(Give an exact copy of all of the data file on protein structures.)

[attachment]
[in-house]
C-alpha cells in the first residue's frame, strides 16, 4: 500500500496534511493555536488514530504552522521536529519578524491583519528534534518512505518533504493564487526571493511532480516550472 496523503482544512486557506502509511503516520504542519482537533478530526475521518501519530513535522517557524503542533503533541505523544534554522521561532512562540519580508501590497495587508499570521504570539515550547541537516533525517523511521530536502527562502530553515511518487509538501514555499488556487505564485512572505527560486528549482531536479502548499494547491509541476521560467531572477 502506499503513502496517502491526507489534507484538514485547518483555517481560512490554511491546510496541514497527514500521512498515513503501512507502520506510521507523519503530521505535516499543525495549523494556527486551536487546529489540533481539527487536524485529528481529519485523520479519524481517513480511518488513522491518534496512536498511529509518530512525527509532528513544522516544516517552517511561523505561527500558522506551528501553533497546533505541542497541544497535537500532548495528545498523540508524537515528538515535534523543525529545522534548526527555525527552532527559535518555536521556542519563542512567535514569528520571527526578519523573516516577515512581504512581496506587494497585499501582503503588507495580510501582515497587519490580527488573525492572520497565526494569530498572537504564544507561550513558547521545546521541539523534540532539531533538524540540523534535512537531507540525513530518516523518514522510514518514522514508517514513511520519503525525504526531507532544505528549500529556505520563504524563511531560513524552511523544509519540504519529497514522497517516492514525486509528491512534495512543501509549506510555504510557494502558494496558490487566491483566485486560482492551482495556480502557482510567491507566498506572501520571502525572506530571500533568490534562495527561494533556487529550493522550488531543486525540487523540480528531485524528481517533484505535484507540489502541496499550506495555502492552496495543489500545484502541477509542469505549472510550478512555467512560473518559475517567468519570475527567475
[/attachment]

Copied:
[in-house]
C-alpha cells in the first residue's frame, strides 16, 4: 500500500496534511493555536488514530504552522521536529519578524491583519528534534518512505518533504493564487526571493511532480516550472 496523503482544512486557506502509511503516520504542519482537533478530526475521518501519530513535522517557524503542533503533541505523544534554522521561532512562540519580508501590497495587508499570521504570539515550547541537516533525517523511521530536502527562502530553515511518487509538501514555499488556487505564485512572505527560486528549482531536479502548499494547491509541476521560467531572477 502506499503513502496517502491526507489534507484538514485547518483555517481560512490554511491546510496541514497527514500521512498515513503501512507502520506510521507523519503530521505535516499543525495549523494556527486551536487546529489540533481539527487536524485529528481529519485523520479519524481517513480511518488513522491518534496512536498511529509518530512525527509532528513544522516544516517552517511561523505561527500558522506551528501553533497546533505541542497541544497535537500532548495528545498523540508524537515528538515535534523543525529545522534548526527555525527552532527559535518555536521556542519563542512567535514569528520571527526578519523573516516577515512581504512581496506587494497585499501582503503588507495580510501582515497587519490580527488573525492572520497565526494569530498572537504564544507561550513558547521545546521541539523534540532539531533538524540540523534535512537531507540525513530518516523518514522510514518514522514508517514513511520519503525525504526531507532544505528549500529556505520563504524563511531560513524552511523544509519540504519529497514522497517516492514525486509528491512534495512543501509549506510555504510557494502558494496558490487566491483566485486560482492551482495556480502557482510567491507566498506572501520571502525572506530571500533568490534562495527561494533556487529550493522550488531543486525540487523540480528531485524528481517533484505535484507540489502541496499550506495555502492552496495543489500545484502541477509542469505549472510550478512555467512560473518559475517567468519570475527567475